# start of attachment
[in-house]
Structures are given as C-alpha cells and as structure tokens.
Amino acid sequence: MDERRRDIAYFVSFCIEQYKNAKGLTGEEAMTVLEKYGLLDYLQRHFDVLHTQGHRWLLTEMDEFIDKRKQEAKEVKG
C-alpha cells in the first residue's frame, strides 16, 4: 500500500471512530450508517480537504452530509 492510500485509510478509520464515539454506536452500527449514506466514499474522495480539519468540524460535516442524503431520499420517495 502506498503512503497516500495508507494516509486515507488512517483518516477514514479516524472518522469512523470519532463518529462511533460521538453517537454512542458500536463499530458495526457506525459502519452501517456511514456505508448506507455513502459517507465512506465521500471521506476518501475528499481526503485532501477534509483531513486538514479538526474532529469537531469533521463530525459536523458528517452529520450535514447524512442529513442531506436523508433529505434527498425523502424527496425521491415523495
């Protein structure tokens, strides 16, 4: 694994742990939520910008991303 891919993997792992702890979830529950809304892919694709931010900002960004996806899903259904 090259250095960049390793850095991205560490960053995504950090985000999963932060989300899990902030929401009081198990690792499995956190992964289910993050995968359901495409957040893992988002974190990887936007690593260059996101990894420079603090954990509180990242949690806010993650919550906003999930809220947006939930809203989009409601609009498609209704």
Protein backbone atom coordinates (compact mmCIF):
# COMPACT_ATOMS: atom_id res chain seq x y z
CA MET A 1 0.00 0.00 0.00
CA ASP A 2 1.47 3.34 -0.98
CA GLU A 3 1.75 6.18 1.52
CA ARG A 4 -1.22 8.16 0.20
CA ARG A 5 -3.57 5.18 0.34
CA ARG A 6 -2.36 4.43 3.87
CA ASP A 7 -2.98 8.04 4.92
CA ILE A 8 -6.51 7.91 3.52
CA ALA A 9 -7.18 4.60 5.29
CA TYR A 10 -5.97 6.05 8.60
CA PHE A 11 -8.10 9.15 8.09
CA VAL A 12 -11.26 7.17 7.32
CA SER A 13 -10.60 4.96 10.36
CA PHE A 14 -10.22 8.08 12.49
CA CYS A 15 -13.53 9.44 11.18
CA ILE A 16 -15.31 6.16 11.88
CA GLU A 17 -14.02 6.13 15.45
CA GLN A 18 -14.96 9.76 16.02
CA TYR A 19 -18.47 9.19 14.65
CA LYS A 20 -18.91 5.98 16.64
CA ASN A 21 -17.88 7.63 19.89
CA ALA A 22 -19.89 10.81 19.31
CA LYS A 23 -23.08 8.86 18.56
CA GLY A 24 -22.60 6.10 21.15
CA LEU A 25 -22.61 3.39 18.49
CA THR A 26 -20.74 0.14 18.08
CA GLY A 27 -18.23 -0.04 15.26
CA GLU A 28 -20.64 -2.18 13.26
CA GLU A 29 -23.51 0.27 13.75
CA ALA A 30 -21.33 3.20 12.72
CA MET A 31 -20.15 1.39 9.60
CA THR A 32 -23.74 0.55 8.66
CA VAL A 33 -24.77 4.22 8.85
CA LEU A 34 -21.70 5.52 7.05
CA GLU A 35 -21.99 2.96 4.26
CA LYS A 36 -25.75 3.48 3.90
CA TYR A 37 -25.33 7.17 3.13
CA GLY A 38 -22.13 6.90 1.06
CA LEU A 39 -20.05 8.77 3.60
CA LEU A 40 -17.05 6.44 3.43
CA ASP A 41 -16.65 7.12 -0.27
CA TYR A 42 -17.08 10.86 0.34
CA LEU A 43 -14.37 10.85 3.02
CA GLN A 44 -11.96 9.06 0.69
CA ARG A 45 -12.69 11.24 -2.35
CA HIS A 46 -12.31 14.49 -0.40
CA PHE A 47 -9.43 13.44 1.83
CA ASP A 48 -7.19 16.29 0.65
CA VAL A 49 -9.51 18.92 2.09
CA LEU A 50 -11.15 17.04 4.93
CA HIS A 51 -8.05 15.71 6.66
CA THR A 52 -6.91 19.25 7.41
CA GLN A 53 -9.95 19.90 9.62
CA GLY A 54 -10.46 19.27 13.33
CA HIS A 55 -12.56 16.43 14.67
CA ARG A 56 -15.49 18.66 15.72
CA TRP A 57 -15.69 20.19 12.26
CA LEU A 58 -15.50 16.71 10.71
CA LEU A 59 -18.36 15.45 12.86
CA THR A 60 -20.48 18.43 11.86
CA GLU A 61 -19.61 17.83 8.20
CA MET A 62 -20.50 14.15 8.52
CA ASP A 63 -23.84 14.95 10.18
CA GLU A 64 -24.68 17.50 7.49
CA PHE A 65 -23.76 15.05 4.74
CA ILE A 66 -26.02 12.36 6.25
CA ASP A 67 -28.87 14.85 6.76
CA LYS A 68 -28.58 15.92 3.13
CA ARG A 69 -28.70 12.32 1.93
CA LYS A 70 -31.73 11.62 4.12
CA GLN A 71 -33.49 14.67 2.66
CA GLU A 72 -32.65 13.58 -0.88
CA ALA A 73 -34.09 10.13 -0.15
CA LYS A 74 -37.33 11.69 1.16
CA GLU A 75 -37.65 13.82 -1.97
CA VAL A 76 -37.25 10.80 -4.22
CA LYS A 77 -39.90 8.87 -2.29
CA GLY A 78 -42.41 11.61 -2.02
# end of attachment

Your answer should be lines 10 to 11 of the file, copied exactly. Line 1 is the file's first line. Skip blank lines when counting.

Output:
CA GLU A 3 1.75 6.18 1.52
CA ARG A 4 -1.22 8.16 0.20